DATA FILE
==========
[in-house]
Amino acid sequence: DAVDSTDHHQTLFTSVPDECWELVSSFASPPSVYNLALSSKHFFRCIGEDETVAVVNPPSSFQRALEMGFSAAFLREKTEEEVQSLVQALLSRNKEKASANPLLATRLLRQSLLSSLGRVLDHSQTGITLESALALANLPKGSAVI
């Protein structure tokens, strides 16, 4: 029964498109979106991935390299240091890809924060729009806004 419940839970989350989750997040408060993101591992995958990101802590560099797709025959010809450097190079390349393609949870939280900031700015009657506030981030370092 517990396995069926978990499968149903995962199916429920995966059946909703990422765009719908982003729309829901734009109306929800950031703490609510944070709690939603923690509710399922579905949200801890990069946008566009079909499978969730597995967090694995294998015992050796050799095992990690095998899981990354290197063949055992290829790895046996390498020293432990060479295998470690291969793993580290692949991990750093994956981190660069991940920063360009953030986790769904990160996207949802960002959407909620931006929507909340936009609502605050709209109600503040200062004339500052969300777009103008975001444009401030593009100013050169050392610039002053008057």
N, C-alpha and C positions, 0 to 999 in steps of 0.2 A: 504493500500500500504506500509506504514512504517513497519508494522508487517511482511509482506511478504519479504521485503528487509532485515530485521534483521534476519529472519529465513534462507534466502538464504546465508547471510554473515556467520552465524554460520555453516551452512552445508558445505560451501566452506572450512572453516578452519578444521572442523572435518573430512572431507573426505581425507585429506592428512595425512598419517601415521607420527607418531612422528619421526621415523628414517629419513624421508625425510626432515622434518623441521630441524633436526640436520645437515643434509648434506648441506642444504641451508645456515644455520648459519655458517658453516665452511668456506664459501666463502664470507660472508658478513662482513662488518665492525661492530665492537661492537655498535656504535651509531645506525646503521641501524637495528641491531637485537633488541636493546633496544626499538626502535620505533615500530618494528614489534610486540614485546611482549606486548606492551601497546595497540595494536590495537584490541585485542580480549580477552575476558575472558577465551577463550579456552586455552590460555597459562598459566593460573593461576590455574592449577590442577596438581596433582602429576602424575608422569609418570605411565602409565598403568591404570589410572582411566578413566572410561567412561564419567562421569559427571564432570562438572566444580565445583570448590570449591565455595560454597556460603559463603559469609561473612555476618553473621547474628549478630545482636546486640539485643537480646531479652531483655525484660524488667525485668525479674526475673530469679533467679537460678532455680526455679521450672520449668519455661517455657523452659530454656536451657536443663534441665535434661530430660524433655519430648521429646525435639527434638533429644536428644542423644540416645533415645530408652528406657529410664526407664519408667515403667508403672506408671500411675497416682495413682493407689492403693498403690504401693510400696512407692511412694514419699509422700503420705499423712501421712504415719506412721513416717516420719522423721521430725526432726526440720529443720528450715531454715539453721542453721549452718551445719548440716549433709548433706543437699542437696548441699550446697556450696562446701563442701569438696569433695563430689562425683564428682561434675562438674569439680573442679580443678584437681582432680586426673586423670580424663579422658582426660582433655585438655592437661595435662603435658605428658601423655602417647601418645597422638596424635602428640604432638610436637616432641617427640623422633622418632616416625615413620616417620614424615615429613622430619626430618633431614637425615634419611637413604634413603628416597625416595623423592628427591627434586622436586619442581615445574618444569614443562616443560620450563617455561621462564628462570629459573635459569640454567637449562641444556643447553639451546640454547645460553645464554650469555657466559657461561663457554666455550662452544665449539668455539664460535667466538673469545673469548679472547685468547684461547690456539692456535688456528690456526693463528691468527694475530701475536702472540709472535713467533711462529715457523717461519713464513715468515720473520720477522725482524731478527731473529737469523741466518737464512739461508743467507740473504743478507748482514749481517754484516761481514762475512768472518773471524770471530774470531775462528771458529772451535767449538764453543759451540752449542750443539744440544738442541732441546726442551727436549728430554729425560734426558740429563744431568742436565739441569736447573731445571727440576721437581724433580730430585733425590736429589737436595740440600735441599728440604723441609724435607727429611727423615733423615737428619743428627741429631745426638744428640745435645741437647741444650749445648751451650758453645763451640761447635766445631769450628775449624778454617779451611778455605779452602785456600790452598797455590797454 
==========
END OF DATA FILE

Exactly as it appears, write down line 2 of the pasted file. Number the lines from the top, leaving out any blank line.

Amino acid sequence: DAVDSTDHHQTLFTSVPDECWELVSSFASPPSVYNLALSSKHFFRCIGEDETVAVVNPPSSFQRALEMGFSAAFLREKTEEEVQSLVQALLSRNKEKASANPLLATRLLRQSLLSSLGRVLDHSQTGITLESALALANLPKGSAVI